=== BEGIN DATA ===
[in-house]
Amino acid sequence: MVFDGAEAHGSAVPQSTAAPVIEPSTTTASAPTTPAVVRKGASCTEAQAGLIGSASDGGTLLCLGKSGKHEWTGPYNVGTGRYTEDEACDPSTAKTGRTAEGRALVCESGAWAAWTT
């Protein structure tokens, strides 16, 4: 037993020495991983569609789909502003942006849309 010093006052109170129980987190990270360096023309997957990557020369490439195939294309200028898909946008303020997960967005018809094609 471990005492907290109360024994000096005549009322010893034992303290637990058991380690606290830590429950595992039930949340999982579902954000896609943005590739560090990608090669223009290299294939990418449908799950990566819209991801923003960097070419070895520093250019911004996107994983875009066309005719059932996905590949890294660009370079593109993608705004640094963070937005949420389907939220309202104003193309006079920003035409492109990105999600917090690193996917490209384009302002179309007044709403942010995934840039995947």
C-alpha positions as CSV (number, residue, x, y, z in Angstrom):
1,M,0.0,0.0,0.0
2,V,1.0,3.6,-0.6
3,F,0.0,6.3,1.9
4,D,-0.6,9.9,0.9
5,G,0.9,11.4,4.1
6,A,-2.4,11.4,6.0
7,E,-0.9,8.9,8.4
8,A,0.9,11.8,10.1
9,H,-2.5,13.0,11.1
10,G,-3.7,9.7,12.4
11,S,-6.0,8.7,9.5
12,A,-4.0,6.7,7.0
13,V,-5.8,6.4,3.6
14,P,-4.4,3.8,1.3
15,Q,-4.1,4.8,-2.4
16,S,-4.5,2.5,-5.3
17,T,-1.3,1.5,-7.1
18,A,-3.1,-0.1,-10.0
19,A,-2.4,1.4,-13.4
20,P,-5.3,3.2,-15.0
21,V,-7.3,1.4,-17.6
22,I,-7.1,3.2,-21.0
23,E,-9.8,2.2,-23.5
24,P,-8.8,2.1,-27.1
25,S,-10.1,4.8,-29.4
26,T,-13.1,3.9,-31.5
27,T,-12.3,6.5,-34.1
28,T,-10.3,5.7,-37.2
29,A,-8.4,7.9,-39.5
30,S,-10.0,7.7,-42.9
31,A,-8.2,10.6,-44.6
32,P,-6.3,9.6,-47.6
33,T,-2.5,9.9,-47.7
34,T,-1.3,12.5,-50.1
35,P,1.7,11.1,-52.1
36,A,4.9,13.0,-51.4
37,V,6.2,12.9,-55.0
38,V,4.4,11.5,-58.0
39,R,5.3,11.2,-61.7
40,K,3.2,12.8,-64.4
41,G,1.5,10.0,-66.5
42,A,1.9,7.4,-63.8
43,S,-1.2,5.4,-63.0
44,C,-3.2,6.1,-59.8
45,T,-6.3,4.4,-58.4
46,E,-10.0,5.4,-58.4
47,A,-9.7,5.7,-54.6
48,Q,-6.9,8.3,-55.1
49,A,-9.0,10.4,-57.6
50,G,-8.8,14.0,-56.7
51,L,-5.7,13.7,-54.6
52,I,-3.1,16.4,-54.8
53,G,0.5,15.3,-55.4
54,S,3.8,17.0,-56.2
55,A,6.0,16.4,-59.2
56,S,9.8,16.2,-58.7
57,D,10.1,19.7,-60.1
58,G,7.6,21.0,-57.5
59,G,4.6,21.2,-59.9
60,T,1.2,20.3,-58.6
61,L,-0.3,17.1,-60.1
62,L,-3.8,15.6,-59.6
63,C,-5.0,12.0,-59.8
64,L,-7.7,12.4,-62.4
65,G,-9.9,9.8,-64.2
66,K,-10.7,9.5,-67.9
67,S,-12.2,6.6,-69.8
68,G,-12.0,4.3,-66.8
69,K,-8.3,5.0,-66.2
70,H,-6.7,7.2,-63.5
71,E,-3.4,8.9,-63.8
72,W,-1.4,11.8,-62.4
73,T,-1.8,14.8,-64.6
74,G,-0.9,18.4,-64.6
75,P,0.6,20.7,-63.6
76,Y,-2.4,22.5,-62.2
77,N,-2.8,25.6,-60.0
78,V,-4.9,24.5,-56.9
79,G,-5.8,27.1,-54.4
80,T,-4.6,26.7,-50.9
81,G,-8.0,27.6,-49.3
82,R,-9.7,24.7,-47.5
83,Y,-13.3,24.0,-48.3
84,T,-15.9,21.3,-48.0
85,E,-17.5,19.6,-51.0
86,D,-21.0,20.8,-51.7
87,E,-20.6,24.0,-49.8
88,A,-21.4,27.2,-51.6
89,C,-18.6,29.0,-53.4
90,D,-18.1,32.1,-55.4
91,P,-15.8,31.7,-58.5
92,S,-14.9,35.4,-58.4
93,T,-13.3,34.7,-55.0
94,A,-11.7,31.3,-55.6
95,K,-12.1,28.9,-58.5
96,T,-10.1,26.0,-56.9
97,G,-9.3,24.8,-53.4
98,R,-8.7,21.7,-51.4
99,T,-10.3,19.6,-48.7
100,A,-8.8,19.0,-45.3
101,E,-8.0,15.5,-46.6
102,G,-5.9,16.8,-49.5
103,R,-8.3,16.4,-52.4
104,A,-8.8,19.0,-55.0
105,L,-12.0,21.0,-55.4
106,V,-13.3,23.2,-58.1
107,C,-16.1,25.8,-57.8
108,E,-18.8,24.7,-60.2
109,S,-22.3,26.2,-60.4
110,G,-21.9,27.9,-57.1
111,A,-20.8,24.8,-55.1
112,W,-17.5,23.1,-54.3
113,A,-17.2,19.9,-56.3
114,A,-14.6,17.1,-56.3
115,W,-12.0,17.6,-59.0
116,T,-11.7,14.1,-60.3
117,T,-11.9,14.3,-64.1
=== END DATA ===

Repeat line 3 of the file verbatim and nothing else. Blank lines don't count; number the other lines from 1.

């Protein structure tokens, strides 16, 4: 037993020495991983569609789909502003942006849309 010093006052109170129980987190990270360096023309997957990557020369490439195939294309200028898909946008303020997960967005018809094609 471990005492907290109360024994000096005549009322010893034992303290637990058991380690606290830590429950595992039930949340999982579902954000896609943005590739560090990608090669223009290299294939990418449908799950990566819209991801923003960097070419070895520093250019911004996107994983875009066309005719059932996905590949890294660009370079593109993608705004640094963070937005949420389907939220309202104003193309006079920003035409492109990105999600917090690193996917490209384009302002179309007044709403942010995934840039995947």